Walking stick insects – masters of disguise – are fascinating
A reader’s recent letter, accompanied by a photo, took me back to my youth. Dave Lewis, of Brady’s Bend Township, Armstrong County, sent a photo of a walking stick he found on his hunting shanty.
I realized I have seen just two of the strange insects – that are the masters of disguise – in my life, both in my younger years. I found them fascinating. Still do.
Lewis wrote: “I live on a farm and I go to my hunting shanty in the evening to see deer and bears. This walkin stick was on the door, out of its element, and visible. They are probably more common than people realize, we just don’t ‘see’ them.”
Turns out I’m not the only one who thinks these strange creatures are pretty special.
“Living on a working dairy farm for more than five decades, you are in the elements on a daily basis, fixing fences, etc., and you run into most things that are indigenous to your area,” Lewis wrote.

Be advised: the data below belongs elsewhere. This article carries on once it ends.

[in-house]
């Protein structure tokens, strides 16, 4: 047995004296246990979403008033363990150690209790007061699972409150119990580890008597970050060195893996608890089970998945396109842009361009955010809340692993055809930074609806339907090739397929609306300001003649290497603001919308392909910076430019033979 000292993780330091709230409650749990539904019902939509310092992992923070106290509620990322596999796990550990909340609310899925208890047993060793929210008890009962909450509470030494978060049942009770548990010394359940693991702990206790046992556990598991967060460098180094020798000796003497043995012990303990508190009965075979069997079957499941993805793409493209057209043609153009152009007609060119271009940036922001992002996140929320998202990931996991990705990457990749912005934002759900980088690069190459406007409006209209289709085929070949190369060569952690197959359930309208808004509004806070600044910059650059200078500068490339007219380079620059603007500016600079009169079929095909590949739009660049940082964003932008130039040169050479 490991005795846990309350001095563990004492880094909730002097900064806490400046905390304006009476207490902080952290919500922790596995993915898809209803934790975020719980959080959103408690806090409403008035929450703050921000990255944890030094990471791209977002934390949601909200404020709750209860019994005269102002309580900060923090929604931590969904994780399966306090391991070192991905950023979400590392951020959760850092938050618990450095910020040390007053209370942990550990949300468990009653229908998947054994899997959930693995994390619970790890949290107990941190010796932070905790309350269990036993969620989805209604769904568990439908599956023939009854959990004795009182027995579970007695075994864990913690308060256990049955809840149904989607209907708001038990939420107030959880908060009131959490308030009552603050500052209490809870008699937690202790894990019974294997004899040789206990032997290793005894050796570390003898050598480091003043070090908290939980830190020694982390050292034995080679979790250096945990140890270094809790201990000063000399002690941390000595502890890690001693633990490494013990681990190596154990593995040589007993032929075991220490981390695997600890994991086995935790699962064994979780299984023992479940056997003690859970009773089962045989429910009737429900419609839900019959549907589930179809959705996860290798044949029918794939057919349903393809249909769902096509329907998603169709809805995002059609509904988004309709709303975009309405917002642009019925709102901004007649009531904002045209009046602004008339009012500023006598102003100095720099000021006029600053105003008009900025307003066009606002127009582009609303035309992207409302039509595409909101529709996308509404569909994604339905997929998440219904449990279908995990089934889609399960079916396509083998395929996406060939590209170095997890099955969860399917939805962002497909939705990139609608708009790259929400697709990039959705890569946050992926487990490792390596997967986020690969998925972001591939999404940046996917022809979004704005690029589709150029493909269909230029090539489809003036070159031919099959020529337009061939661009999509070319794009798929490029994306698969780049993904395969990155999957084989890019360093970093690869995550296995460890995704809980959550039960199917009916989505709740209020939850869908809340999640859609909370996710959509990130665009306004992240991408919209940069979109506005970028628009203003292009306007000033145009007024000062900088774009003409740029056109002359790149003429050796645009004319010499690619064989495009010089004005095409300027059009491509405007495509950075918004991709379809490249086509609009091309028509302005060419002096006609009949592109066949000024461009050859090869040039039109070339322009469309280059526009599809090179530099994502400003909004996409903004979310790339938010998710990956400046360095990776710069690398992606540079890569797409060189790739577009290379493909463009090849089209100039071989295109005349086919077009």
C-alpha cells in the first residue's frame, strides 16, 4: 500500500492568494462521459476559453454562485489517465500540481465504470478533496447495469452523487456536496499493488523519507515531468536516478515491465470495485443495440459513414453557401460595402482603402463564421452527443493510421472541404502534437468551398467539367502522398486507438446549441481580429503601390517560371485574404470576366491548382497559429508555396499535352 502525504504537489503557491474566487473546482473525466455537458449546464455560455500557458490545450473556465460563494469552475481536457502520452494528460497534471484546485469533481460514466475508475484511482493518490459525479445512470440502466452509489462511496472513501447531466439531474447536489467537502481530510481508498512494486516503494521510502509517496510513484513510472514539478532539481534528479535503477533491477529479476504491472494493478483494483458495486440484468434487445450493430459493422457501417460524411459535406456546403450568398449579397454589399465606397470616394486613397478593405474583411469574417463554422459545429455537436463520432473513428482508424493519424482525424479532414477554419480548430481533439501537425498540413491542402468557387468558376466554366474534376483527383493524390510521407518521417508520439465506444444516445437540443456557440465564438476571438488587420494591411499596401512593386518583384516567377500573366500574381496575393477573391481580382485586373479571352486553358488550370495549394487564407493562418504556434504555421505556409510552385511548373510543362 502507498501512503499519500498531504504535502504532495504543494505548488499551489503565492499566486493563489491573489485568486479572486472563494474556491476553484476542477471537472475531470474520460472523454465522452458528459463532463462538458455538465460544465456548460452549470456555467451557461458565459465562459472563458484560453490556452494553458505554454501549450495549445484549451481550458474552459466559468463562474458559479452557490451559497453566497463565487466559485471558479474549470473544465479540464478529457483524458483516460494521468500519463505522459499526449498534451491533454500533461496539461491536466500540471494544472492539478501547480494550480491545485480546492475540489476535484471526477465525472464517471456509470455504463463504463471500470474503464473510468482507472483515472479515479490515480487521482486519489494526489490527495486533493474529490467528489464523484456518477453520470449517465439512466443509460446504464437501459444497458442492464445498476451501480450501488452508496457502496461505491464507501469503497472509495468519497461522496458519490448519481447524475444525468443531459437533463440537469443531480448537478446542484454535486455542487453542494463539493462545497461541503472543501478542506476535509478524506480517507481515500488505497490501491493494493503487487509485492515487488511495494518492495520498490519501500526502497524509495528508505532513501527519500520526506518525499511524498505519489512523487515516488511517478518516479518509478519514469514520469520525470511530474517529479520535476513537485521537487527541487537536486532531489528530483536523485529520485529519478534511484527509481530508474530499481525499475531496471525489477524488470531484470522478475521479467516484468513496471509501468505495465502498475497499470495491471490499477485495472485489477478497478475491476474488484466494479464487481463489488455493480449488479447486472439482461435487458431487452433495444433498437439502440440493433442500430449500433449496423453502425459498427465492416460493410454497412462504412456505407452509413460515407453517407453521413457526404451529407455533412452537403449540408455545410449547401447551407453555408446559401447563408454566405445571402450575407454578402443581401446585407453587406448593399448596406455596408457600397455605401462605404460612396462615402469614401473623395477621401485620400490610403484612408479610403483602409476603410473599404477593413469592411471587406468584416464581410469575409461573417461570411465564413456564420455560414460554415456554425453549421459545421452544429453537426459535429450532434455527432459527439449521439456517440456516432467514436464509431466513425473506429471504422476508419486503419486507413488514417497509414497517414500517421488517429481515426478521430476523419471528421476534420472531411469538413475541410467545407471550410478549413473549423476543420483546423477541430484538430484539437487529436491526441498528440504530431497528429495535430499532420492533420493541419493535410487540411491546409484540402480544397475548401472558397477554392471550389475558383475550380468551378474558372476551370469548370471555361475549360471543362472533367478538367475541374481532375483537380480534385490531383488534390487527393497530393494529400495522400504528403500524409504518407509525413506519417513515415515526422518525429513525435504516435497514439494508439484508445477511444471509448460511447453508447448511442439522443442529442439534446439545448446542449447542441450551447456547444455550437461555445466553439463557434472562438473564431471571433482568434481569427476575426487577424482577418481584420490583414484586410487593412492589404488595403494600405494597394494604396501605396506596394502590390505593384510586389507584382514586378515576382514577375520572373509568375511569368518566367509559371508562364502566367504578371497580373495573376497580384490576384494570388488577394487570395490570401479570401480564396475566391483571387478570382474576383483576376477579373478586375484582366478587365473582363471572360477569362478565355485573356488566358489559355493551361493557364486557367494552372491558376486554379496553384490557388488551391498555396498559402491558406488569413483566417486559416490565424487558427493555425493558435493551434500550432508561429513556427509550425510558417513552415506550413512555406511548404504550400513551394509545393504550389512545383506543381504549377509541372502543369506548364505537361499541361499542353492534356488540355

“In 68 years of living, I feel fortunate to have seen 15-20 walking sticks, not because they are uncommon – they are just not commonly noticed due to their natural camouflage. I still get excited like a little kid when I see one.”
The evening after I got Lewis’ note, I met my daughter and fiance for dinner and told them about it. My daughter had never seen a walking stick and she was very interested. The next day, walking their dog on a rails to trails near Altoona, Pennsylvania, she saw her first one and sent me this photo. It was very different from Lewis’.
Depending on the species, walking sticks can grow from 1 to 12 inches long, with females usually growing bigger than the males. Stick insects are the biggest insects in the world — one species measures over 20 inches long with its legs outstretched. All walking sticks are herbivores. They use their strong mandibles to consume leaves, the main food in their diet.